Tick tock: How Perspecta decided on its sale to Veritas
- By Ross Wilkers
- Feb 22, 2021
Roughly five months went by after Veritas Capital asked in July 2020 for a waiver from its agreement with Perspecta that governed how the private equity firm could try to buy the company.
The Perspecta board of directors granted Veritas that waiver on Jan. 6, though before that Veritas was able to give ranges of what it thought the government technology company was worth.
After Jan. 6, Veritas submitted three bids over the next 20 days and its final offer prevailed over a competing bid by unnamed government contractor in the final round, according to regulatory filings posted Friday.
The final offer by that contractor called “Company A” in the filing came in at $28.50 per share in cash and stock, while Veritas’ last and winning bid was $29.35 per share in all cash.
A second government contractor labeled “Company B” also showed interest in an acquisition of Perspecta over the fall and winter of 2020 and outlined broad terms of such a deal at various points. That pursuit ended in late December.
Perspecta’s proxy filing, of which we clipped the relevant 30 pages here, is a required disclosure they must make ahead of a yet-unscheduled shareholder vote on Veritas’ proposal to acquire the company.
The six-month period between Veritas’ first request and sealing the deal also represents the amount of time its CEO Ramzi Musallam was not a participant in any meeting of Perspecta’s board of directors, of which he is a member but was recused from board deliberations for this situation.
Veritas owned two of the three businesses that helped launch the publicly-traded Perspecta in 2018. The private equity firm holds 14.4 percent of the stock today.
Perspecta’s third-largest shareholder was a second significant player in this story. Jana Partners, the activist hedge fund founded and led by Barry Rosenstein, holds 8.6 percent of the stock and first disclosed its Perspecta holdings in June 2020.
Representatives from Jana met with Perspecta CEO Mac Curtis and then-board Chairman Mike Lawrie twice in March. A third meeting happened in July with Curtis and other Perspecta senior executives. Curtis became chairman in August.
That July 16 meeting is when Jana put forth options they thought could help increase Perspecta’s shareholder value, including a sale of the company or other transformative transaction.
By my count, Curtis and his Perspecta colleagues briefed Jana representatives on the contractor’s performance and outlook three more times after that.
For what it’s worth, Curtis told investors in a November earnings call that Perspecta believed its stock was undervalued and the board was looking at how to remedy that.
August is apparently when the interest from other contractors who wanted to buy Perspecta began to kick off. Company A’s CEO told Curtis in one phone call an unsolicited proposal to acquire Perspecta was on the way.
Perspecta’s board then instructed Curtis to work with the company’s financial advisers to see who else may be interested in a transaction.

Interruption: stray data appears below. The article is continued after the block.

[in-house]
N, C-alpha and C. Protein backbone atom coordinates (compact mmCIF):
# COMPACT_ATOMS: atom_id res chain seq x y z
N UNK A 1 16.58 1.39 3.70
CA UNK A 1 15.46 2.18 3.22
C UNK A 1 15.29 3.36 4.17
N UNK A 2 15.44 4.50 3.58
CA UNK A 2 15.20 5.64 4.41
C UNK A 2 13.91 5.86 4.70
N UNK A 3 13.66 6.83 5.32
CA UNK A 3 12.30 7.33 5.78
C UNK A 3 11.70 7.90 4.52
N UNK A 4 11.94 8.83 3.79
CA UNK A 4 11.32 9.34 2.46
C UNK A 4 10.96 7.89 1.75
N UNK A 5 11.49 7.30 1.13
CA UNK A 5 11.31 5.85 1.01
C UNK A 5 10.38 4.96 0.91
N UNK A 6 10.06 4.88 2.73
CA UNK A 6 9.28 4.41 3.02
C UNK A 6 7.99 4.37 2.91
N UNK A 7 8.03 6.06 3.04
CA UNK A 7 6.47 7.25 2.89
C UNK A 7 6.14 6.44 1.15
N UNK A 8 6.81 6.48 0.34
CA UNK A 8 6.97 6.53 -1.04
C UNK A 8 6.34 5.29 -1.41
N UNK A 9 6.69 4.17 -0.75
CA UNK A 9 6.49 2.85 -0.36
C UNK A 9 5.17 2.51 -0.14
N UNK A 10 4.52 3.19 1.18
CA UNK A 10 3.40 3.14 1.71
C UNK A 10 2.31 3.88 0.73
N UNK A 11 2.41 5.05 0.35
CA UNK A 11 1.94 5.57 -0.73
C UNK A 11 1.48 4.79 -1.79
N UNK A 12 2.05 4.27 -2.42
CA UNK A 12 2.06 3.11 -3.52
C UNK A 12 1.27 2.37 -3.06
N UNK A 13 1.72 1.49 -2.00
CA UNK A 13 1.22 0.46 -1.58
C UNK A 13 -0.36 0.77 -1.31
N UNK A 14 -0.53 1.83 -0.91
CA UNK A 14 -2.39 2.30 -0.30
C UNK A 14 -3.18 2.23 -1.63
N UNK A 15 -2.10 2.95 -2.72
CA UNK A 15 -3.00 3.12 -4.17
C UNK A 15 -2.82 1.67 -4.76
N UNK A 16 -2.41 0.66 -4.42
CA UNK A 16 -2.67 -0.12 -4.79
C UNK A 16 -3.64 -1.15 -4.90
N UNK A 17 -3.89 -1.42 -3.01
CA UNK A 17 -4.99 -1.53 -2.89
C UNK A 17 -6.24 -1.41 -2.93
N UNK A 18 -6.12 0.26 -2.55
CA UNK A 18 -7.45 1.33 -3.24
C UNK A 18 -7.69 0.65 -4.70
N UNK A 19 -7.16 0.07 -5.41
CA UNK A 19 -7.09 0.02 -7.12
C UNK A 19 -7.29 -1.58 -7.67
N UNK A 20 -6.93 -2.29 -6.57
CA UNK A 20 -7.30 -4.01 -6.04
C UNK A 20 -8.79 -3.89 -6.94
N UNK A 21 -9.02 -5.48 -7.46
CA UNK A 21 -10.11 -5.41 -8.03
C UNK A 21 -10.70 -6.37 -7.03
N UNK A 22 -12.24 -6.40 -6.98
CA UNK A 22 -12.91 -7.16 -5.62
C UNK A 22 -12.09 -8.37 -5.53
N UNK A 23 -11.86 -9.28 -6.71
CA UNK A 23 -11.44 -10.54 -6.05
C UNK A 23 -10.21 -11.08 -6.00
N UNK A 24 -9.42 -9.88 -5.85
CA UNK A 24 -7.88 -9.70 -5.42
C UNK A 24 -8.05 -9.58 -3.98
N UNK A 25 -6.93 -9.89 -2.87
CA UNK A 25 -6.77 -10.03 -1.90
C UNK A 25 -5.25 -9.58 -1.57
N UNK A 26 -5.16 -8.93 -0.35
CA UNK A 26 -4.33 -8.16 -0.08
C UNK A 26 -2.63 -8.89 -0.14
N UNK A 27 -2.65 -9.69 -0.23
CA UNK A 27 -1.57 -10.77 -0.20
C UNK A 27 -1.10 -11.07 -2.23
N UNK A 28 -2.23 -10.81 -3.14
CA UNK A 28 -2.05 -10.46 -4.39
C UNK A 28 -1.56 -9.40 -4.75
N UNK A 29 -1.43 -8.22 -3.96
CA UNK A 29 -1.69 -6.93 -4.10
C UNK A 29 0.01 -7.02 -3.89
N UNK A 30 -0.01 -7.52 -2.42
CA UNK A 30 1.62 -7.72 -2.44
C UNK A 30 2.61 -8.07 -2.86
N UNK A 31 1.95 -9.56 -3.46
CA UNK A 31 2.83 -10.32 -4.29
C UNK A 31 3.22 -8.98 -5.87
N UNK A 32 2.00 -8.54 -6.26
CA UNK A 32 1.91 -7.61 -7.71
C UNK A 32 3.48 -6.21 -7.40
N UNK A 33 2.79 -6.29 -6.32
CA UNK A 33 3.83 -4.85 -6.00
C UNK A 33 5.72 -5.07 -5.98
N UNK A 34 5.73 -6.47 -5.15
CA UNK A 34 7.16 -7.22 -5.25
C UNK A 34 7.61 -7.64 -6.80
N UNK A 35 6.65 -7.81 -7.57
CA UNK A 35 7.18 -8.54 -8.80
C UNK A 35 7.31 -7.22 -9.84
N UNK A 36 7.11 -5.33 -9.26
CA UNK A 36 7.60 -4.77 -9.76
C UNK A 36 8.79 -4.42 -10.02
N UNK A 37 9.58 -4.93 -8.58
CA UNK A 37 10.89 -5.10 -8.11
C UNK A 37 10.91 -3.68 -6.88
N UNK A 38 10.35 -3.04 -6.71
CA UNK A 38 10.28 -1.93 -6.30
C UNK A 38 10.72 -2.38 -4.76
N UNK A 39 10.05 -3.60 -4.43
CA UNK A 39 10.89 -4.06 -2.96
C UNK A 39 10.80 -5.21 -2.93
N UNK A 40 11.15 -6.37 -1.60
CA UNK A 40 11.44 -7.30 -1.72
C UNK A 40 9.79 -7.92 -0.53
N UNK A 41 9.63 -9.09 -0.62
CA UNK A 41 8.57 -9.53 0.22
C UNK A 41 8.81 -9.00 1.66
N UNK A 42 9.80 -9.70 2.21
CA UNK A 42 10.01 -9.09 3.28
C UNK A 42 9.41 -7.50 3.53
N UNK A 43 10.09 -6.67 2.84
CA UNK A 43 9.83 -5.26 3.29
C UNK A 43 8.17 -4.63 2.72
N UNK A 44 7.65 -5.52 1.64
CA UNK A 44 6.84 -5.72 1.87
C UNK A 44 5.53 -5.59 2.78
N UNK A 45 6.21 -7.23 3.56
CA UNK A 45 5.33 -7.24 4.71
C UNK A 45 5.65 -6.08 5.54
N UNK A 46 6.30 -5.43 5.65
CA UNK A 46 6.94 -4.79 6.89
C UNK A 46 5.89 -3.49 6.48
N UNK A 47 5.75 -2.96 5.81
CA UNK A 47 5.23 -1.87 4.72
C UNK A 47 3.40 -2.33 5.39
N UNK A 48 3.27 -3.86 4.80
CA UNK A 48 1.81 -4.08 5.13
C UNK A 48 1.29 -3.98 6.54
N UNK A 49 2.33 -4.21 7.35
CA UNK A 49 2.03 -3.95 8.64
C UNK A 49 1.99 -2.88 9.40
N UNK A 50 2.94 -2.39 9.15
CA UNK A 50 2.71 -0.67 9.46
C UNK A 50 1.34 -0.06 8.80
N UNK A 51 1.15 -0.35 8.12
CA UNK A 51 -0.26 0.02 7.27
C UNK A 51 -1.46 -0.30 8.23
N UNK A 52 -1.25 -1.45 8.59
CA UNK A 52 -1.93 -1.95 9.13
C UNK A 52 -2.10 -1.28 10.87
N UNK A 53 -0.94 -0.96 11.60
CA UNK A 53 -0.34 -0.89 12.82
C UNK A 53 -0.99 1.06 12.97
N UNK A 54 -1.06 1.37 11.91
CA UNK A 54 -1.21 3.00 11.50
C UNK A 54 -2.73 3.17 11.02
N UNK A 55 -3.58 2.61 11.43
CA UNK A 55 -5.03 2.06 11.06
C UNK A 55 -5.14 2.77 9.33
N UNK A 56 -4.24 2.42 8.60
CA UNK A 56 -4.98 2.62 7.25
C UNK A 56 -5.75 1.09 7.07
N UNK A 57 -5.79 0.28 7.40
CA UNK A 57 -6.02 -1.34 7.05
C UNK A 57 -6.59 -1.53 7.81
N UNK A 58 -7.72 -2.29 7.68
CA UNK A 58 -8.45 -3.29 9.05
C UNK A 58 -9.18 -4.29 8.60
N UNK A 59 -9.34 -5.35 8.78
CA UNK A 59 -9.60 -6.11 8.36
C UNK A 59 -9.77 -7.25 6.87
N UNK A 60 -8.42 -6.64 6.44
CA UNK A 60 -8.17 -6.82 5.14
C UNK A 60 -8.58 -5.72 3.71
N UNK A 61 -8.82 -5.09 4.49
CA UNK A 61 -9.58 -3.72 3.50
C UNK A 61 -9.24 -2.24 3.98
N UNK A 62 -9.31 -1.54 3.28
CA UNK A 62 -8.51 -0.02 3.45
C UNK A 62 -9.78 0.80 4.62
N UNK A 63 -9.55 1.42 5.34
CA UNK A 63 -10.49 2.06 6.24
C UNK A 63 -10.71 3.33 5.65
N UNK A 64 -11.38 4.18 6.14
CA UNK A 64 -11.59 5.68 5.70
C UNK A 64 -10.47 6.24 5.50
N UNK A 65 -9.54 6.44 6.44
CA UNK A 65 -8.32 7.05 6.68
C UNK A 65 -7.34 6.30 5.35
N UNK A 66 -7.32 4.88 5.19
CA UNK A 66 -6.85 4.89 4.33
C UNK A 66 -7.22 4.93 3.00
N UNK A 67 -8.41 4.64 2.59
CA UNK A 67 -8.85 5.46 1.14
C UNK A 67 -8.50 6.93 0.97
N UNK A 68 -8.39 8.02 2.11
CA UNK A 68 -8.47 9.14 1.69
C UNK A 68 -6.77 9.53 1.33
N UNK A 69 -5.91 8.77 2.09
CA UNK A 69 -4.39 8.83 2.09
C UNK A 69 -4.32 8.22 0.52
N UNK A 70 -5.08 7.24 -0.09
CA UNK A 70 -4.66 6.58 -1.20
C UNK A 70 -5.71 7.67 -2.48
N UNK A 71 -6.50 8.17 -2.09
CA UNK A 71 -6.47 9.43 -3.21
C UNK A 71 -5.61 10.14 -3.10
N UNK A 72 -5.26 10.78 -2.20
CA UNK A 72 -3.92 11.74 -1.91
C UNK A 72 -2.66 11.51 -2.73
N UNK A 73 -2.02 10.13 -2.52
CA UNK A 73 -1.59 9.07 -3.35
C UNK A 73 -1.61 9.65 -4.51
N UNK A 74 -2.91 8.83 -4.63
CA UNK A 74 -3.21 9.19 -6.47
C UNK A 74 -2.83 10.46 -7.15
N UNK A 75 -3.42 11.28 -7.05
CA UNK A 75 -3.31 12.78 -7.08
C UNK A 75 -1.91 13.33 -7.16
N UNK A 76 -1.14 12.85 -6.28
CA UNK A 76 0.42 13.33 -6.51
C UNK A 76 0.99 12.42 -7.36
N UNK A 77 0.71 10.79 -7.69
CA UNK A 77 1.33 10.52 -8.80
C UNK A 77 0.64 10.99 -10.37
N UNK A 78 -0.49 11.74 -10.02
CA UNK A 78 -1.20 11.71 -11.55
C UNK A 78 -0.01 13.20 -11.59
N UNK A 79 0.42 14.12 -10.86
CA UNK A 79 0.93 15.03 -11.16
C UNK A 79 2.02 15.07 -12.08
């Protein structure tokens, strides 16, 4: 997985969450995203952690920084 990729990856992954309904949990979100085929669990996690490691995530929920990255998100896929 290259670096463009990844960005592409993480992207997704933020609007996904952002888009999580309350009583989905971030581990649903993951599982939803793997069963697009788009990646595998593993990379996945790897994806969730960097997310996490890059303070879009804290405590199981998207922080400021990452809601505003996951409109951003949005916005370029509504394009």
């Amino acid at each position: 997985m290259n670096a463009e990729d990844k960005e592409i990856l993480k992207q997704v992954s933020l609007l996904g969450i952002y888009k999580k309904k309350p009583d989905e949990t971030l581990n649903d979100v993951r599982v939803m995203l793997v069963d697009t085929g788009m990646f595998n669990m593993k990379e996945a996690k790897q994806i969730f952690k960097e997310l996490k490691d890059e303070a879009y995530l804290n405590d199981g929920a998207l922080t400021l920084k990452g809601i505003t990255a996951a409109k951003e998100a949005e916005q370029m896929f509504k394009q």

Curtis then separately called the chief executives of two other GovCon companies -- Company B and a “Company C” -- that Perspecta was expecting a bid from Company A.
Perspecta was confident in itself as a standalone company but at least wanted Companies B and C to evaluate the possibility of a transaction, Curtis told both of those CEOs.
Company C decided not to go forward. Company B then made its interest known to Curtis in a Sept. 14 letter and in an Oct. 3 phone call between both CEOs.
Oct. 6 indicates when Perspecta’s board began to discuss due diligence in a potential transaction. The board determined varying degrees of that activity should take place with Companies A and B, plus Veritas.
Veritas and Musallam’s first contact regarding Perspecta’s willingness to grant the waiver happened in July 2020, but the Perspecta board determined that was premature the following month.
Musallam sent a letter in September to Perspecta’s lead independent director Phil Nolan outlining a valuation range of $28.00-$30.00 per share in cash in a potential acquisition.
A second unnamed private equity firm showed some interest in Perspecta. That PE firm attended presentations from Perspecta management and was sent a bid process letter in December outlining how to put forth a proposal. No offer from that PE firm is detailed in the proxy filing.
Veritas and Company A got the same letter, along with a draft merger agreement. Dec. 23 is when Company B ended its pursuit.
Company A gave a presentation to Perspecta’s board on Jan. 19 on a strategic plan for the combined company.
Multiple rounds of bids took place with Company A’s final bid made on Jan. 25. Veritas made two more offers, including the final and winning bid the next day.
Then we all found out on Jan. 27 that Veritas won the race for Perspecta, which apparently took a multiple-blind approach in this process.
No details of conversation between Musallam, Veritas and Curtis. Nolan represented Perspecta to Musallam. Curtis represented Perspecta to the prospective strategic buyers.
Ross Wilkers is a senior staff writer for Washington Technology. He can be reached at firstname.lastname@example.org. Follow him on Twitter: @rosswilkers. Also connect with him on LinkedIn.